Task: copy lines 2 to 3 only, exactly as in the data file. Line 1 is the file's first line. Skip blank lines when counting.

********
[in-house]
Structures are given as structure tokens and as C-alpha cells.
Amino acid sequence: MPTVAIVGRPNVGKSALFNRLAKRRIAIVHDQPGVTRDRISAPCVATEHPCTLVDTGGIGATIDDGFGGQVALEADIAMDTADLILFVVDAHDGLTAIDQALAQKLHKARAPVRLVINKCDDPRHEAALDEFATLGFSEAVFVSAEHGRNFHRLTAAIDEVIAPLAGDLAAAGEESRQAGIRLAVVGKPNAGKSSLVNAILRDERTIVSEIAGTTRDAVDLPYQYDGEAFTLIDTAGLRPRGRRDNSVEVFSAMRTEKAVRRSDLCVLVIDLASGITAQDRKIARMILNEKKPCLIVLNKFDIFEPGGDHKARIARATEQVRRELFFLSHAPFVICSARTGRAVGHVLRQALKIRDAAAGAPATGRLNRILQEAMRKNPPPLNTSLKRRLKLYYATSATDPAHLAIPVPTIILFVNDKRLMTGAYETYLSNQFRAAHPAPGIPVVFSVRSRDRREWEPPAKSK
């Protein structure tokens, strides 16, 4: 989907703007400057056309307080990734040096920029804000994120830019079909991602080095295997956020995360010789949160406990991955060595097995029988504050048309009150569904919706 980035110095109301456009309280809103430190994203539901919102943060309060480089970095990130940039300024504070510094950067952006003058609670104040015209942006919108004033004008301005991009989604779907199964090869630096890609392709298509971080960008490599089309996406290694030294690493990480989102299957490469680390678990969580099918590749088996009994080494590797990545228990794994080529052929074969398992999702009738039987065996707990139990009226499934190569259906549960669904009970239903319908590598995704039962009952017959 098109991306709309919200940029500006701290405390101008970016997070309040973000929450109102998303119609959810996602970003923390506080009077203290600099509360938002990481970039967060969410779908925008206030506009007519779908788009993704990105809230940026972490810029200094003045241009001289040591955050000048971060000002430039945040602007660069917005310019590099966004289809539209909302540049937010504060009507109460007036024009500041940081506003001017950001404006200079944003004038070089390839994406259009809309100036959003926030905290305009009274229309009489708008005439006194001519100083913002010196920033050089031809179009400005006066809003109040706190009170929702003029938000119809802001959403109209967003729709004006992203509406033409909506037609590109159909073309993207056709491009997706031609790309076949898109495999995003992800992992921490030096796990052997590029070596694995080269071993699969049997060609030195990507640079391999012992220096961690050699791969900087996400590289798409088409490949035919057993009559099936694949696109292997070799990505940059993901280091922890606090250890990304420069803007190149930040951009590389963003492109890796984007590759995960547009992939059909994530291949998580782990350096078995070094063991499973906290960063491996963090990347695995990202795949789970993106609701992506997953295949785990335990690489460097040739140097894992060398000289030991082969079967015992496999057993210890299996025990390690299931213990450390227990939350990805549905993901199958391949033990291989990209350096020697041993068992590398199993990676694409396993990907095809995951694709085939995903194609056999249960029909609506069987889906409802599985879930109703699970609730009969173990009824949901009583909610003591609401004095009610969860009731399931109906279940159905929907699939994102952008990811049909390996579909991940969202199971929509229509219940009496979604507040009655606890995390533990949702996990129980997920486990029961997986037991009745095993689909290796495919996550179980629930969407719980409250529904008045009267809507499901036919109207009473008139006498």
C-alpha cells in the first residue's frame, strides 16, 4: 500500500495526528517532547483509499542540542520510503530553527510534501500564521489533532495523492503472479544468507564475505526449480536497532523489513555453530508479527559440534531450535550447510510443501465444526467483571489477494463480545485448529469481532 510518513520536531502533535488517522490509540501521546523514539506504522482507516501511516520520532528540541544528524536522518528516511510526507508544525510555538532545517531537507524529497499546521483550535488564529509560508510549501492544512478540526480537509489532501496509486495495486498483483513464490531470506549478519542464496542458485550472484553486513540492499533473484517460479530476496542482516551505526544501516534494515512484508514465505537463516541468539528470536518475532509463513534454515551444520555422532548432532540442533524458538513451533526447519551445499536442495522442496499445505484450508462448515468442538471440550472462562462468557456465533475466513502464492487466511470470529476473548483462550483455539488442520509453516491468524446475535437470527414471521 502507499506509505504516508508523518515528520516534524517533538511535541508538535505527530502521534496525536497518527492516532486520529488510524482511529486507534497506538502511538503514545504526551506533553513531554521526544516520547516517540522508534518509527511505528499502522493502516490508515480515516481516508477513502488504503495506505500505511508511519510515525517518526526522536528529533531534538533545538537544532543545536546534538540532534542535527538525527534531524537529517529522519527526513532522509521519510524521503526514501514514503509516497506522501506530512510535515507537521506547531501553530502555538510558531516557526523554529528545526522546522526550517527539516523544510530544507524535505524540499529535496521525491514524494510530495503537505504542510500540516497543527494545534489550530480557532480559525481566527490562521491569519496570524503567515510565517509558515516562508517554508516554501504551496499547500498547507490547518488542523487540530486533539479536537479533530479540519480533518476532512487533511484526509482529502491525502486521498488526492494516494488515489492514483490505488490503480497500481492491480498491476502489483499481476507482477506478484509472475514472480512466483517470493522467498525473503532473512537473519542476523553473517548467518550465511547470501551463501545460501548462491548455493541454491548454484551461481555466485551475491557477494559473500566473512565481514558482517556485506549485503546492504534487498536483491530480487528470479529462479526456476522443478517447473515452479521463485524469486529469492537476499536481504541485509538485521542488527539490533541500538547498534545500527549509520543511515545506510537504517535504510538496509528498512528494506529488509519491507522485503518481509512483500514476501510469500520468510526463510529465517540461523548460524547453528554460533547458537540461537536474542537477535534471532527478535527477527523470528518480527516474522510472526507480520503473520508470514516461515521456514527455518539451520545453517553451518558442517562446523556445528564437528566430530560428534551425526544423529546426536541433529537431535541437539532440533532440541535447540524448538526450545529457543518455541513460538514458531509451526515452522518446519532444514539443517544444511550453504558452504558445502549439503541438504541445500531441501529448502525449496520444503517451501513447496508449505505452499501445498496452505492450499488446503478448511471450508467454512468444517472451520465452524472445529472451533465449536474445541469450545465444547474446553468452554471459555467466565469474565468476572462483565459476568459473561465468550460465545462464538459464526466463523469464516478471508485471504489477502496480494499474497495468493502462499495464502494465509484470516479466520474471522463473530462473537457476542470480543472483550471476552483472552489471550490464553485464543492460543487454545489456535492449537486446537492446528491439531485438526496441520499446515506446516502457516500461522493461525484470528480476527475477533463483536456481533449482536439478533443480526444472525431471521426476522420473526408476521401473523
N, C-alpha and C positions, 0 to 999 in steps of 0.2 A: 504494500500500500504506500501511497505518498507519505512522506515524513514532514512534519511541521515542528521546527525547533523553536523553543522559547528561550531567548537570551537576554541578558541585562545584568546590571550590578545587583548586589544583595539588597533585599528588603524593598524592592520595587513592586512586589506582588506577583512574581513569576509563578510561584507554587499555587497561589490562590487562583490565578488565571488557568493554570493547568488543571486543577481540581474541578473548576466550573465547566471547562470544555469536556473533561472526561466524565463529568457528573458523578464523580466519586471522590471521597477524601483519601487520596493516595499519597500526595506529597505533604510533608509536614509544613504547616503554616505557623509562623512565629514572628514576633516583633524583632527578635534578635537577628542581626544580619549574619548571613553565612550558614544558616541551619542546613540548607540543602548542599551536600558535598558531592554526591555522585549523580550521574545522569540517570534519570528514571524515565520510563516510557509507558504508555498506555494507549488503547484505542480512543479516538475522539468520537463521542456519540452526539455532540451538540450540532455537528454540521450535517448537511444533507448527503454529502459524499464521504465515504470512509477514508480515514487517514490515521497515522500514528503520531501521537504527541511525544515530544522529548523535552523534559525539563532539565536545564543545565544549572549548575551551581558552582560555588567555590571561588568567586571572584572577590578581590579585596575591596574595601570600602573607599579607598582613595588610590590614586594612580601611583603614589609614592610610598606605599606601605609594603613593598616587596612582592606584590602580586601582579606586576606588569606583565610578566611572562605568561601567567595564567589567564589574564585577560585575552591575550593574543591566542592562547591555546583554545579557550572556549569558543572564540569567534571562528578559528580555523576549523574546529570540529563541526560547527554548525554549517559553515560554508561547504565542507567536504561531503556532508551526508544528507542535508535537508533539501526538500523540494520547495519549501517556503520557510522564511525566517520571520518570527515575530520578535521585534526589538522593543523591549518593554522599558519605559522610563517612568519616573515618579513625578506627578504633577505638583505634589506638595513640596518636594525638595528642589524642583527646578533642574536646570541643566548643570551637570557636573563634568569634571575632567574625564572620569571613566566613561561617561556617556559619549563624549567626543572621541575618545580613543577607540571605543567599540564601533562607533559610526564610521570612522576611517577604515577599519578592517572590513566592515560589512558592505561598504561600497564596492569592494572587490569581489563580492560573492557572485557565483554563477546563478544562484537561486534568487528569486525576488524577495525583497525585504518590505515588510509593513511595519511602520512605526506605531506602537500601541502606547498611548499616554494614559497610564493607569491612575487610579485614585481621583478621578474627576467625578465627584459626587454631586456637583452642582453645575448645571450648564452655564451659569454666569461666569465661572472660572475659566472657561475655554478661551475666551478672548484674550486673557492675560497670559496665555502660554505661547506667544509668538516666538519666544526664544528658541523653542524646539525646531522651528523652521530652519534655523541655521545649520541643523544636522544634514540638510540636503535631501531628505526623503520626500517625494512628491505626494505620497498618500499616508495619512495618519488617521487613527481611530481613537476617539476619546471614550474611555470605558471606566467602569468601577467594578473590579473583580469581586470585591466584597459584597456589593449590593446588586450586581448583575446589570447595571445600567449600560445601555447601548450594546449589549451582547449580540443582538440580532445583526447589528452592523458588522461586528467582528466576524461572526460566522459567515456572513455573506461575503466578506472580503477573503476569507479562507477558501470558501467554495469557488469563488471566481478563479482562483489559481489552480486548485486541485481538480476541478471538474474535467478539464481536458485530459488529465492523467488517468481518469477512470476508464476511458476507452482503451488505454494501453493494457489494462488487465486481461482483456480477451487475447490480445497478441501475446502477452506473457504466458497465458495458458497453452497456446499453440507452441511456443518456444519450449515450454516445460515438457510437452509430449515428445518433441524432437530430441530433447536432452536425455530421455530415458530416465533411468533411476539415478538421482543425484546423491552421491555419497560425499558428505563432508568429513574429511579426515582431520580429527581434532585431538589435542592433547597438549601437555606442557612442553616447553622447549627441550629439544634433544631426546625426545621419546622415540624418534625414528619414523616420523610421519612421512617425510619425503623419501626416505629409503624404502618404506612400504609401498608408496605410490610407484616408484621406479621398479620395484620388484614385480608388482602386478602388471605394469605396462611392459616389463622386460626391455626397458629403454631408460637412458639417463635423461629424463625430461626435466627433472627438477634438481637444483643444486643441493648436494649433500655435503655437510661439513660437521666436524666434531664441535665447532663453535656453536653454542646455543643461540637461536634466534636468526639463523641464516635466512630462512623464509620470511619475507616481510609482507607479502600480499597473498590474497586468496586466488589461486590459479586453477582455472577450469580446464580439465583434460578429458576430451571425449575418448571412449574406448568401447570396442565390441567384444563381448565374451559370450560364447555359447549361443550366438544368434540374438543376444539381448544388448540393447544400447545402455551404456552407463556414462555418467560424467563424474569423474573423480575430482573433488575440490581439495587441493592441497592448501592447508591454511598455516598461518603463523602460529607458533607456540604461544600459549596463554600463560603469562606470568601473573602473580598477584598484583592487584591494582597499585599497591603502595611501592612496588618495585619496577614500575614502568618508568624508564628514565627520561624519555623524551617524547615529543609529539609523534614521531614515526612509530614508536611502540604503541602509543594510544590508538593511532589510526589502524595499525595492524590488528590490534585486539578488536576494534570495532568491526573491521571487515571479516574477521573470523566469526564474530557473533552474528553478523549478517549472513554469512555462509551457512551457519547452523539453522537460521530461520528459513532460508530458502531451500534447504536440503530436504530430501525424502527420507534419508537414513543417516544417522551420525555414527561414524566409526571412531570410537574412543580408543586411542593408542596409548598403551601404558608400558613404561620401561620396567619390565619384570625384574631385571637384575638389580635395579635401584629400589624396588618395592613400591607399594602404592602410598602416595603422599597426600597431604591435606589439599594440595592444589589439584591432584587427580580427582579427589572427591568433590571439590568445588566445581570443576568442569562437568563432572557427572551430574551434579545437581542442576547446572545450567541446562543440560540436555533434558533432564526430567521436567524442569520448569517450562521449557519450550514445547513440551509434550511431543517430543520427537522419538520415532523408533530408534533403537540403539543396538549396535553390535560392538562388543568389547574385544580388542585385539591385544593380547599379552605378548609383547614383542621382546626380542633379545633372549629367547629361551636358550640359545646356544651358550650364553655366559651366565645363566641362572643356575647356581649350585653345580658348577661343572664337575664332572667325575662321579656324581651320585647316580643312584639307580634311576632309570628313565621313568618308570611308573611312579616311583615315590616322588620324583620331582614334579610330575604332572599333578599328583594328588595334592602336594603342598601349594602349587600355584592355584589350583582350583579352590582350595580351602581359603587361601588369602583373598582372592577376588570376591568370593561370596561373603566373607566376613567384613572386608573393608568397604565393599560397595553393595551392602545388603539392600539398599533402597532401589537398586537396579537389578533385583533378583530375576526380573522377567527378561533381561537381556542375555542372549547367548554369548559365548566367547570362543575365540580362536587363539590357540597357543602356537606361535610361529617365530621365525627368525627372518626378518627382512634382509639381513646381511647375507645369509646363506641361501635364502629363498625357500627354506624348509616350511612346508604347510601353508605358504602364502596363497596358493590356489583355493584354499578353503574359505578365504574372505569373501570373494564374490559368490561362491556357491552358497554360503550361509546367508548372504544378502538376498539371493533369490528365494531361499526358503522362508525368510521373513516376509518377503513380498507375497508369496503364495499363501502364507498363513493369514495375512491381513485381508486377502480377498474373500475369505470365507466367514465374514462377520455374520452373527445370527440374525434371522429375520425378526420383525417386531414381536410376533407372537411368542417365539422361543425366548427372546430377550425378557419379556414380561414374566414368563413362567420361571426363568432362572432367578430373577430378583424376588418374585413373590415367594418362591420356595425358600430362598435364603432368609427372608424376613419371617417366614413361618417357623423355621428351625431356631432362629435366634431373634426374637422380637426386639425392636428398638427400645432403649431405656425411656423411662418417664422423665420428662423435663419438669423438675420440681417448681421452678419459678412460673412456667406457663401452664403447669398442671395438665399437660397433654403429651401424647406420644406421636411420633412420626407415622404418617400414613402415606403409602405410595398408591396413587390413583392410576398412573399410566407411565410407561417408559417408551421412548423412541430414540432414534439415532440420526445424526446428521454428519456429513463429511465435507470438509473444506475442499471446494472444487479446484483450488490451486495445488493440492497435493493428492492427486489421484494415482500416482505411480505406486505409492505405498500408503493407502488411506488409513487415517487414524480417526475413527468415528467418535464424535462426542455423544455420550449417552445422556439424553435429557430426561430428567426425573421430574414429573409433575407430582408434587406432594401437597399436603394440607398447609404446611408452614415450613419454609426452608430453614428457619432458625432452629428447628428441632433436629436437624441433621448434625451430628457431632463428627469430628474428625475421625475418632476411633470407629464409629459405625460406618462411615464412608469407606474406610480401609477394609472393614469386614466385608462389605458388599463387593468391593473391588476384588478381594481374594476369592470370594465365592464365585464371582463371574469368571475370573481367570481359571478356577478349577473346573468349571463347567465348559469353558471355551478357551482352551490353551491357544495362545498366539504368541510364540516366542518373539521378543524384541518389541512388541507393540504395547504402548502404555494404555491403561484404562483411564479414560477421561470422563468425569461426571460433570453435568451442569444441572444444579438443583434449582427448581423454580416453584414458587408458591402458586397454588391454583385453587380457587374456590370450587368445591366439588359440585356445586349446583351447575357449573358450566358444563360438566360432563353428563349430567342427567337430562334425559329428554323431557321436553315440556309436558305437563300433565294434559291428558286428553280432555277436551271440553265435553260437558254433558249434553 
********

Structures are given as structure tokens and as C-alpha cells.
Amino acid sequence: MPTVAIVGRPNVGKSALFNRLAKRRIAIVHDQPGVTRDRISAPCVATEHPCTLVDTGGIGATIDDGFGGQVALEADIAMDTADLILFVVDAHDGLTAIDQALAQKLHKARAPVRLVINKCDDPRHEAALDEFATLGFSEAVFVSAEHGRNFHRLTAAIDEVIAPLAGDLAAAGEESRQAGIRLAVVGKPNAGKSSLVNAILRDERTIVSEIAGTTRDAVDLPYQYDGEAFTLIDTAGLRPRGRRDNSVEVFSAMRTEKAVRRSDLCVLVIDLASGITAQDRKIARMILNEKKPCLIVLNKFDIFEPGGDHKARIARATEQVRRELFFLSHAPFVICSARTGRAVGHVLRQALKIRDAAAGAPATGRLNRILQEAMRKNPPPLNTSLKRRLKLYYATSATDPAHLAIPVPTIILFVNDKRLMTGAYETYLSNQFRAAHPAPGIPVVFSVRSRDRREWEPPAKSK